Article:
Gurunistha-ji… we all know the philosophy… or at least so we think. My call is for a more positive approach to life’s many risks and problems. I have sat in many stomach churning classes about the horrors of material life, given by embittered renunciates or devotees with hugely messed up personal life. Those classes failed to inspire me. You sometimes portray such situations in your cartoons because you know that kind of preaching does not work.
My call is for more comics! I think humor is good for the soul. And whether it is satire, cynical, negative or makes us laugh at ourselves, I love it. I can’t remember the last time I laughed at something that was really positive. Humor is a great way to make a point that people otherwise try to avoid. Though I completely agree that there are negative results from being negatively oriented towards the negative things about this world, this discussion is way too serious for me. 🙂
Oh, you are just sentimental prabhu! 😉
For progress we are told we should reject that which is unfavorable for bhakti and embrace that which is favorable. Our goal is suddha bhakti but to get there most of us have to pass through various stages starting with karma misra bhakti. Desire devoid of any connection to Krsna is surely an impediment – to move from selfishness to selflessness is the path – to get there we have to start by at least trying to dovetail whatever desires we have with bhakti in some way.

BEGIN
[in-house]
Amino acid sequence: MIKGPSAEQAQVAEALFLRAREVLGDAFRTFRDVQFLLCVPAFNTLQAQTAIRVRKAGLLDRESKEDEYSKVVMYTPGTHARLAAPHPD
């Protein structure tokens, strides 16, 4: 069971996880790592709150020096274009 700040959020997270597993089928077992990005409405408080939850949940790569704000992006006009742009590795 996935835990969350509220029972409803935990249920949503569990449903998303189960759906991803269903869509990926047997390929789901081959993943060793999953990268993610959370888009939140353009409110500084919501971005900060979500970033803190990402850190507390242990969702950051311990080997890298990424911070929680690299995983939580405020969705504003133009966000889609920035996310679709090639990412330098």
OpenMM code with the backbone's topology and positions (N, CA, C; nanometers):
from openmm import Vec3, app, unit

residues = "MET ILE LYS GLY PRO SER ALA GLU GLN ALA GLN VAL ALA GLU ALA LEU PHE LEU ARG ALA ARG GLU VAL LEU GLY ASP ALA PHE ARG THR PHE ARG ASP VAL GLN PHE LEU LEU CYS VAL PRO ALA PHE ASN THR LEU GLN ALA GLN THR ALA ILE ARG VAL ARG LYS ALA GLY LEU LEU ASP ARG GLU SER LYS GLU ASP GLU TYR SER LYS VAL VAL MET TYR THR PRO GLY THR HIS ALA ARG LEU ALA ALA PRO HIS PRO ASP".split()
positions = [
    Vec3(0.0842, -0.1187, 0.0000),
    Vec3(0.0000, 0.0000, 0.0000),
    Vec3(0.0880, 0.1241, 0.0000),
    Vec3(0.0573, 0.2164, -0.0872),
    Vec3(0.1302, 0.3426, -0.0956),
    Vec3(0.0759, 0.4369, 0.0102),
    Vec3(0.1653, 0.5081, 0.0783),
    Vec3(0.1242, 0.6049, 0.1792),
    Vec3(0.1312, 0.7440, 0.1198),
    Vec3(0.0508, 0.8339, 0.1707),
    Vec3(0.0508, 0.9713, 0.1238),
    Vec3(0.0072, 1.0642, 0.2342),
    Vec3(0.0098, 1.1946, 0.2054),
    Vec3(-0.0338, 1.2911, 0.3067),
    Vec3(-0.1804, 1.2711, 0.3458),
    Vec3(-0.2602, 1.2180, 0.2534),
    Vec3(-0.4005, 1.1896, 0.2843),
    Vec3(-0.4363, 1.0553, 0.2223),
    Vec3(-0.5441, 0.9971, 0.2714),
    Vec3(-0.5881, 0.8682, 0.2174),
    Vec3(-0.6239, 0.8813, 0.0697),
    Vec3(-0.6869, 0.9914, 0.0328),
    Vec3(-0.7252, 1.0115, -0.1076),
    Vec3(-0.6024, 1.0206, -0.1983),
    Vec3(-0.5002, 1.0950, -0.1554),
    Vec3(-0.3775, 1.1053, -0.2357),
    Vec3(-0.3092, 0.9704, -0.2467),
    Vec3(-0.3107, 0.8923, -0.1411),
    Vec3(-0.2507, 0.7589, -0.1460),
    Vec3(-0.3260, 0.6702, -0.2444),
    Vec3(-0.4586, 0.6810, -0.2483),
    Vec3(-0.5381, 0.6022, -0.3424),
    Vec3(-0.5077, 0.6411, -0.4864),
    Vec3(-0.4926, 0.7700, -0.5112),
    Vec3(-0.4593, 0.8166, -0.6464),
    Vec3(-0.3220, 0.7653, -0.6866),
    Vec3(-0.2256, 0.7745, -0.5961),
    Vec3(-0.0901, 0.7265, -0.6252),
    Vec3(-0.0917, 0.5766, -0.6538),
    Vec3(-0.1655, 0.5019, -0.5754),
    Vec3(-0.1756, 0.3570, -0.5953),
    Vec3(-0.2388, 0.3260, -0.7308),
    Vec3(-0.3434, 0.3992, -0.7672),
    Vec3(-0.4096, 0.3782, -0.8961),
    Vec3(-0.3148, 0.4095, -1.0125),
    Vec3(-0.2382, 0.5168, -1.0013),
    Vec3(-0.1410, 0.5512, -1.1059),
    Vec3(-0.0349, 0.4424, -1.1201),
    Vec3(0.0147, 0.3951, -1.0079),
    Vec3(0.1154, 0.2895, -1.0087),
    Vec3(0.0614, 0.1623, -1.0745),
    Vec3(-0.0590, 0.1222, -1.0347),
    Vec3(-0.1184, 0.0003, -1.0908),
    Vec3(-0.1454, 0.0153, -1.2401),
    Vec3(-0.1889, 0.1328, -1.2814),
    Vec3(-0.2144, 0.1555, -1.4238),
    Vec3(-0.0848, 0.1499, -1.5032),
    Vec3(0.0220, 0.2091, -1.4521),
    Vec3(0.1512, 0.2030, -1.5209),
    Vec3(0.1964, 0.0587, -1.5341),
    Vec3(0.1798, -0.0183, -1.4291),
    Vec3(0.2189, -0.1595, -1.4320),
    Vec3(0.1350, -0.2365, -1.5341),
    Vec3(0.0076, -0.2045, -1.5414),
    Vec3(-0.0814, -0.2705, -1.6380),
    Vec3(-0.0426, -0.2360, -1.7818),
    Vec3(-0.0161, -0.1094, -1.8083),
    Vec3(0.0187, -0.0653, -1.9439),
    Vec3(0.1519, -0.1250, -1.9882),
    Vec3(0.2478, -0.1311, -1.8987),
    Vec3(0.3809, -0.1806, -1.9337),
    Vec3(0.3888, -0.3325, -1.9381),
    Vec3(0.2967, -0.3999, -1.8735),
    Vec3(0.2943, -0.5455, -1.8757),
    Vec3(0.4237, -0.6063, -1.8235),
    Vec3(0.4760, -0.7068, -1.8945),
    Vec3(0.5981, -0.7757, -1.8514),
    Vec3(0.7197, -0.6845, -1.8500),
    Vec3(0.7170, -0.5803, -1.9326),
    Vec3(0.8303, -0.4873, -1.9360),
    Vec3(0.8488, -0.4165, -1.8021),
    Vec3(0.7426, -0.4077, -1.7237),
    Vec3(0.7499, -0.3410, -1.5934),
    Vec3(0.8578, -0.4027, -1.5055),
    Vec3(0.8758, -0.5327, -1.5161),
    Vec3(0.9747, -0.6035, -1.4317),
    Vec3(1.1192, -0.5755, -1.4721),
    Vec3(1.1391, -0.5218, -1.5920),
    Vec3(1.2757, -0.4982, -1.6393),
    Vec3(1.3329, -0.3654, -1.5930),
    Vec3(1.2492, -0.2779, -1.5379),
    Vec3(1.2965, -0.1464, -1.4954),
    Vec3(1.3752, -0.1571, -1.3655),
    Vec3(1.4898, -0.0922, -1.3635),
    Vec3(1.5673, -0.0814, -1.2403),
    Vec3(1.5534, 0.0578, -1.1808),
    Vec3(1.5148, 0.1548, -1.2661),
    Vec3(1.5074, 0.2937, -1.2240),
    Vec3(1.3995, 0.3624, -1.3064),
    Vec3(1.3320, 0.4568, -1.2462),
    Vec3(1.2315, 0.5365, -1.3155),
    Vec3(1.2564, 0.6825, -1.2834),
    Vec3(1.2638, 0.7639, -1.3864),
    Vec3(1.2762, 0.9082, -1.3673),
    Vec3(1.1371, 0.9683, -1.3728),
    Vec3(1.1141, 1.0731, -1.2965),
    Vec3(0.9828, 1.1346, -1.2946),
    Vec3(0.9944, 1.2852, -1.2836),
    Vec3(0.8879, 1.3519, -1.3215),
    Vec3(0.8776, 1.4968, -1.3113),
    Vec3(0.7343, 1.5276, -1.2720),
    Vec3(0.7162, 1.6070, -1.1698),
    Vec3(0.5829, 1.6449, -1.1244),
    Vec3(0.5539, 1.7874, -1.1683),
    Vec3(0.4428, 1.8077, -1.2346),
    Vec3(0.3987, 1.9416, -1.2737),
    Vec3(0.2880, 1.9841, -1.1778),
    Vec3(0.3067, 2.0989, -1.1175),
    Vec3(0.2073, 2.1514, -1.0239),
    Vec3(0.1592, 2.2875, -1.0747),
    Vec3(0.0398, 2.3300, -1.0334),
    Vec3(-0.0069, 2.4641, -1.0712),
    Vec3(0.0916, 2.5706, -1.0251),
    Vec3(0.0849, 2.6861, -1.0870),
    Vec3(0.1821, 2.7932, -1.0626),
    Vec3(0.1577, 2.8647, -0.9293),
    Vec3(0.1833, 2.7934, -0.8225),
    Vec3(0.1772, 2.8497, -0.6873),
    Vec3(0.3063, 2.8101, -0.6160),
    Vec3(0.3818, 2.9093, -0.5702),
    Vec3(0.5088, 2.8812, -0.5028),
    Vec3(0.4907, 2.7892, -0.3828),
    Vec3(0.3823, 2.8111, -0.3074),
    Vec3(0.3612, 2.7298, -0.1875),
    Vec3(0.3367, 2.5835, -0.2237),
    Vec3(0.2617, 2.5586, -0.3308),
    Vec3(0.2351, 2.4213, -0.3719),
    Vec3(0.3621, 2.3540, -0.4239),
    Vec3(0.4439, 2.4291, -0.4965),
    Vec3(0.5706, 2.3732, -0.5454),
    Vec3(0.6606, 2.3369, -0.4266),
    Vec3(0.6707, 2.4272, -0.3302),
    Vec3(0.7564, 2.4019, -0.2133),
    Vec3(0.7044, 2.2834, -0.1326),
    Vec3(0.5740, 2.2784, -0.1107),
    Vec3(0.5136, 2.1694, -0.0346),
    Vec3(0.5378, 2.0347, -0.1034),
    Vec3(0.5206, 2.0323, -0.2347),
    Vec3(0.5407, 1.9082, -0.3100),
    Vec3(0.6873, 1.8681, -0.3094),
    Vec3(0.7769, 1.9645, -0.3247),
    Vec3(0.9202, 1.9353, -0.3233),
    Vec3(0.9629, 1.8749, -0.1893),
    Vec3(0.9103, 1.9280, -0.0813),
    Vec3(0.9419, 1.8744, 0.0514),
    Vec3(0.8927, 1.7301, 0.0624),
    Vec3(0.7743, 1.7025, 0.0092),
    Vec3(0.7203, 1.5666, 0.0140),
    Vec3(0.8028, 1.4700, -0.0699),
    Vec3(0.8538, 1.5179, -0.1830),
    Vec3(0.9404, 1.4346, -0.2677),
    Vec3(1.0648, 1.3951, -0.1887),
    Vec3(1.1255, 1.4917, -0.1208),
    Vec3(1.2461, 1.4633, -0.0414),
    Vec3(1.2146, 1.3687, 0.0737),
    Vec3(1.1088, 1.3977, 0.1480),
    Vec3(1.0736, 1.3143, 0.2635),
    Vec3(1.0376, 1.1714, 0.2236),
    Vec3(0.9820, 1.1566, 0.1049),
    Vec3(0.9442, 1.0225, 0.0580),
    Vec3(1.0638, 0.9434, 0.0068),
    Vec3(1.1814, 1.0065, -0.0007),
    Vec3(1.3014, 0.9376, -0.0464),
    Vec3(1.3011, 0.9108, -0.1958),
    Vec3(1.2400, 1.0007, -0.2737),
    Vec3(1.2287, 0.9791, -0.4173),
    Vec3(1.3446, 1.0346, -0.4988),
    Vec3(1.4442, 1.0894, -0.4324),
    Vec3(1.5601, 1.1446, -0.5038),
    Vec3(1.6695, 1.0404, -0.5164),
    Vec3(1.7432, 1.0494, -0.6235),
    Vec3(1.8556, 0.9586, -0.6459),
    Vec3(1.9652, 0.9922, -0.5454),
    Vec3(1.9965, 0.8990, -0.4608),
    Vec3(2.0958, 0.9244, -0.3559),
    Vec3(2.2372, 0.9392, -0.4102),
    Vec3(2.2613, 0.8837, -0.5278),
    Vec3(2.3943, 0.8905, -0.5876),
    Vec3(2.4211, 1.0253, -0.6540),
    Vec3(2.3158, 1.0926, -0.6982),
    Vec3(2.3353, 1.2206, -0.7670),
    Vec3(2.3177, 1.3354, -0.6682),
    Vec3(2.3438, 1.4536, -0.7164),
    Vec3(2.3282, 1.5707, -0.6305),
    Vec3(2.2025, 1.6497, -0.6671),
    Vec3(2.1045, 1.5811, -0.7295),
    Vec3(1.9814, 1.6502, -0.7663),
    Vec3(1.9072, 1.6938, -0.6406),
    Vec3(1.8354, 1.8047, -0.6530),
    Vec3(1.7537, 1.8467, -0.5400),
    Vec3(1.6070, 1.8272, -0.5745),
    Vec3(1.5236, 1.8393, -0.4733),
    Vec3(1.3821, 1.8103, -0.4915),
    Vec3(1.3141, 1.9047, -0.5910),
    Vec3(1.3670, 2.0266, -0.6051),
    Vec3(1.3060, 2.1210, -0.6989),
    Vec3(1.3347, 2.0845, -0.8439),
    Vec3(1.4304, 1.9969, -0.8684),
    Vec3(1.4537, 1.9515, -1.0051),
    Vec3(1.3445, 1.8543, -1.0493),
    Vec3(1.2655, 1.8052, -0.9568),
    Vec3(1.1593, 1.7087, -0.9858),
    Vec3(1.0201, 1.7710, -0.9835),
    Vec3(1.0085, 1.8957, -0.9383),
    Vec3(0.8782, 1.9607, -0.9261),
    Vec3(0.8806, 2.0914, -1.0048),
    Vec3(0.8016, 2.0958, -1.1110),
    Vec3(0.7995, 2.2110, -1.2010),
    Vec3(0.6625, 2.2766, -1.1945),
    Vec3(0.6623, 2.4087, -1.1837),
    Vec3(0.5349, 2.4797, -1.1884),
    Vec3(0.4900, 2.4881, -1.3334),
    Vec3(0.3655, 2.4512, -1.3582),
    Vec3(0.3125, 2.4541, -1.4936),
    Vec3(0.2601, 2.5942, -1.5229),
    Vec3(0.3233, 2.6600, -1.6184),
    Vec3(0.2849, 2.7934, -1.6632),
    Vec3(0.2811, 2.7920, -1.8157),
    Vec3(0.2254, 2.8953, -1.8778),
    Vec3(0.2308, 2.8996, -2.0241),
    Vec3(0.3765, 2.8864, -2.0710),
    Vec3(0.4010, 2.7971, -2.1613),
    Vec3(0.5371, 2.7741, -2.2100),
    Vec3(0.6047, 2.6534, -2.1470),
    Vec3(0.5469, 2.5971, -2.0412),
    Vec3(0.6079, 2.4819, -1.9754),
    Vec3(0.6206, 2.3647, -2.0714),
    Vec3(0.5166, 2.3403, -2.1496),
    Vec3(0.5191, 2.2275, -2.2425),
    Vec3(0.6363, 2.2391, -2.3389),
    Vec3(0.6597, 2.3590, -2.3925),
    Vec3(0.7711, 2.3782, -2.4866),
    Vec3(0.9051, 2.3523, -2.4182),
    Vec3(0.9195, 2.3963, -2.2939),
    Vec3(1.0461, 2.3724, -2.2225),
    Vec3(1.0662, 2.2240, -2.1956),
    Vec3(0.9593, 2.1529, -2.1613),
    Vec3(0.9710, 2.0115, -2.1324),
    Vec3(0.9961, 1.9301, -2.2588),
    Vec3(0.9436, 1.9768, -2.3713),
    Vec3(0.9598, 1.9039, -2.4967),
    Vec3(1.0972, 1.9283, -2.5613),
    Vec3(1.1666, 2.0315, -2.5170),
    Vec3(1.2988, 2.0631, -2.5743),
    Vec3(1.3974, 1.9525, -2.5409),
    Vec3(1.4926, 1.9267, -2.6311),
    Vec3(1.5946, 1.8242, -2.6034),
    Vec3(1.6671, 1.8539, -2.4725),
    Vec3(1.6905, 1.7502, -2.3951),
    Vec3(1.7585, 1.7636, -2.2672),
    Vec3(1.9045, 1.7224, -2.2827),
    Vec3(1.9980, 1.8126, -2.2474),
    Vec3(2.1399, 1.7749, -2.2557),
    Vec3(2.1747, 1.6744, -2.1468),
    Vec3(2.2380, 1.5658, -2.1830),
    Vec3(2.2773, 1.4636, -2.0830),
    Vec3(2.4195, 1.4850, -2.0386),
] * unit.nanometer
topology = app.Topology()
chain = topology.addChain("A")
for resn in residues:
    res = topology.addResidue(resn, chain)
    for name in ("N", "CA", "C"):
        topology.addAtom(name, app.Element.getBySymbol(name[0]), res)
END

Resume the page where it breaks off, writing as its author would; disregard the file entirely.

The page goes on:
Feeding the ‘fire of desire’ certainly threatens us with being devoured in it’s every increasing flames. That is a tangible fact, not negative thinking. This path certainly includes dismantling the ego that is the very basis of sepertate interest. No one can reach the goal without dismantling the false ego.
Pointing out the pitfalls and dangers on the path just makes good sense to help those who wish to avoid them. It like driving down the road and having harzard signs posted – something most drivers appreciate so they can take appropriate precautionary measures.
And ultimately positive…
When something inspires us to think deeply about how we can make progress in spiritual life than it is GOOD. Even bad things or bad examples can do that, making us reflect on what works and what does not.
Cheers to Audarya-lila’s comment! 😀